I agree the Calorie King, although I use the book rather than the app, is a great resource. Re apps, I prefer "Lose It!" as the interface struck me as simpler and quicker than CK or My Fitness Pal.
Another tool which I found very valuable when I came to pumping (at the same time I started carb counting and using Novolog instead of R, I did a bunch of changes all at onces!) was a scale. It's great to eyeball how many servings you have but, at least for me, it was very educational to learn that "a bowl" of cereal might be 2-2.5 servings which might, in turn, explain what happened to my BG afterwards? I don't absolutely weight everything but I've weighed things regularly enough that I think it helps my control significantly to have done this. Get one that you can stand on your counter and leave it there and use it.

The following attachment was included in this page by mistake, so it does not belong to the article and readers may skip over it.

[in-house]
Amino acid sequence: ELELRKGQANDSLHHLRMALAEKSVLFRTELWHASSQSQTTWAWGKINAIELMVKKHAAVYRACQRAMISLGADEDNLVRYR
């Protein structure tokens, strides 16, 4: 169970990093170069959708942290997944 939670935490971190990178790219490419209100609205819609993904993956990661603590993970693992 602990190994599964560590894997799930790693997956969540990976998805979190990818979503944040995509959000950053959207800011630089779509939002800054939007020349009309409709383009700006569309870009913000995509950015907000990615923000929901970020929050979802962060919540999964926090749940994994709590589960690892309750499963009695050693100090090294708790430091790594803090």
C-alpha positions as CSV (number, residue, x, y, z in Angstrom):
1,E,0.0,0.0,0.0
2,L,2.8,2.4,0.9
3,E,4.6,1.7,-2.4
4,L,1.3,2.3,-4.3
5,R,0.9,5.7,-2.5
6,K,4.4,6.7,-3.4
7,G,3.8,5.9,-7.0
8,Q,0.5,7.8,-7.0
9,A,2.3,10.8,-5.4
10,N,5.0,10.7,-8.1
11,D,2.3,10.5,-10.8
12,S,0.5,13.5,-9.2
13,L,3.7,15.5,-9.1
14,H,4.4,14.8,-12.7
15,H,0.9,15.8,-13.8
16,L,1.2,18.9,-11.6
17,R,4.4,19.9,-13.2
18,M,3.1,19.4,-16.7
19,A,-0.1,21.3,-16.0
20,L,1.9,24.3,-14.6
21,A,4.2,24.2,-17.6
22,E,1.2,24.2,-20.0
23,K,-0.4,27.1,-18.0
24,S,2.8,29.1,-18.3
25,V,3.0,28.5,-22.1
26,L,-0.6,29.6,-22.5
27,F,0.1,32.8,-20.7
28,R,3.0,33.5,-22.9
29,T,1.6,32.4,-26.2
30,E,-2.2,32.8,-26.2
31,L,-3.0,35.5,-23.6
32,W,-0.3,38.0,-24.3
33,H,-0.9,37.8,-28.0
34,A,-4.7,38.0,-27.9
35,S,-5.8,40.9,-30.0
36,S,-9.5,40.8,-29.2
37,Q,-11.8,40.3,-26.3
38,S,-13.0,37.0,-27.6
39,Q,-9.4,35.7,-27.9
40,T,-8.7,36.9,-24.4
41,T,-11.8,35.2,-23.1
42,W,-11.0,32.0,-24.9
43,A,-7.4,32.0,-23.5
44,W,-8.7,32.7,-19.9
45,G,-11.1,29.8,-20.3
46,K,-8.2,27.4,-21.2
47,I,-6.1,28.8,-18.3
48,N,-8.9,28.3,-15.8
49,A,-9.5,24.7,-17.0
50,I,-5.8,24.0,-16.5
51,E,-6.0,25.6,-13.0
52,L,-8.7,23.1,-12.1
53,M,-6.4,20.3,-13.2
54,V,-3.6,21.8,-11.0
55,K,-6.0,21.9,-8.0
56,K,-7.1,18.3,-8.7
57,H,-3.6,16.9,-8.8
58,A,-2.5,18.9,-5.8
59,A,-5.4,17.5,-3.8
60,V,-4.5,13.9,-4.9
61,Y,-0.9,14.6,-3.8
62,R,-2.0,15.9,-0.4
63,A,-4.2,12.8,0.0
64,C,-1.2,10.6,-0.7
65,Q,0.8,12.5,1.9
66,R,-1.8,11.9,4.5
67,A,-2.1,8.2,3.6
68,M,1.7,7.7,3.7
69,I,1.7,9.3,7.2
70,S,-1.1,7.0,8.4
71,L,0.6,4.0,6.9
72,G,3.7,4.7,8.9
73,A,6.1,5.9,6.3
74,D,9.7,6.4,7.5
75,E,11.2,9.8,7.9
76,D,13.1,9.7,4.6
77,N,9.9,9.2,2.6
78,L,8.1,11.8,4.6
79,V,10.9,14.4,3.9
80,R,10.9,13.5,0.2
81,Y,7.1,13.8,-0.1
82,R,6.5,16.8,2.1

When I got my pump, it was after years (1984-2008...) of not really knowing what the hell I was doing, essentially "winging it,", not getting a lot of input from doctors, just going "I'm fine, nah, I know what I'm doing". When I decided to get a pump I also found the DOC (at another message board...) which, in turn, led me to "Pumping Insulin" by John Walsh and "Think Like a Pancreas" by Gary Scheiner. These are both excellent diabetes "owner's manuals" that pretty much have everything you need to do to take care of T1 in easy, readable books. It may seem a bit tedious but, when I read them, it was like a lightbulb going on so I didn't put them down for a couple of days and whipped through them. They kind of explained the theory so that what I did with the pump made more sense. I'd recommend making the effort to track either of these down, or maybe both. They have helped me a lot and I still crack them open to check things or kind of reset my brain to what the process for figuring this or workaround for that might be. I also take zillions of shortcuts and perhaps do some of my own things but having these manuals has been invaluable for me. A third book I also recommend, not quite as "manually" but a very fun and engaging read is "Your Diabetes Science Experiment" by Ginger Vieira. This has a lot of step-by-step how to fix numbers, settings, etc. that is very useful. The style is very lighthearted and it's a bit shorter. The proper spirit is to look at it as challenging but something you can handle and I think that the approach of "well, let's see what this does to my numbers..." is exactly right. Really, all 3 of these books are great to have on hand, write in, dog ear favorite pages, etc.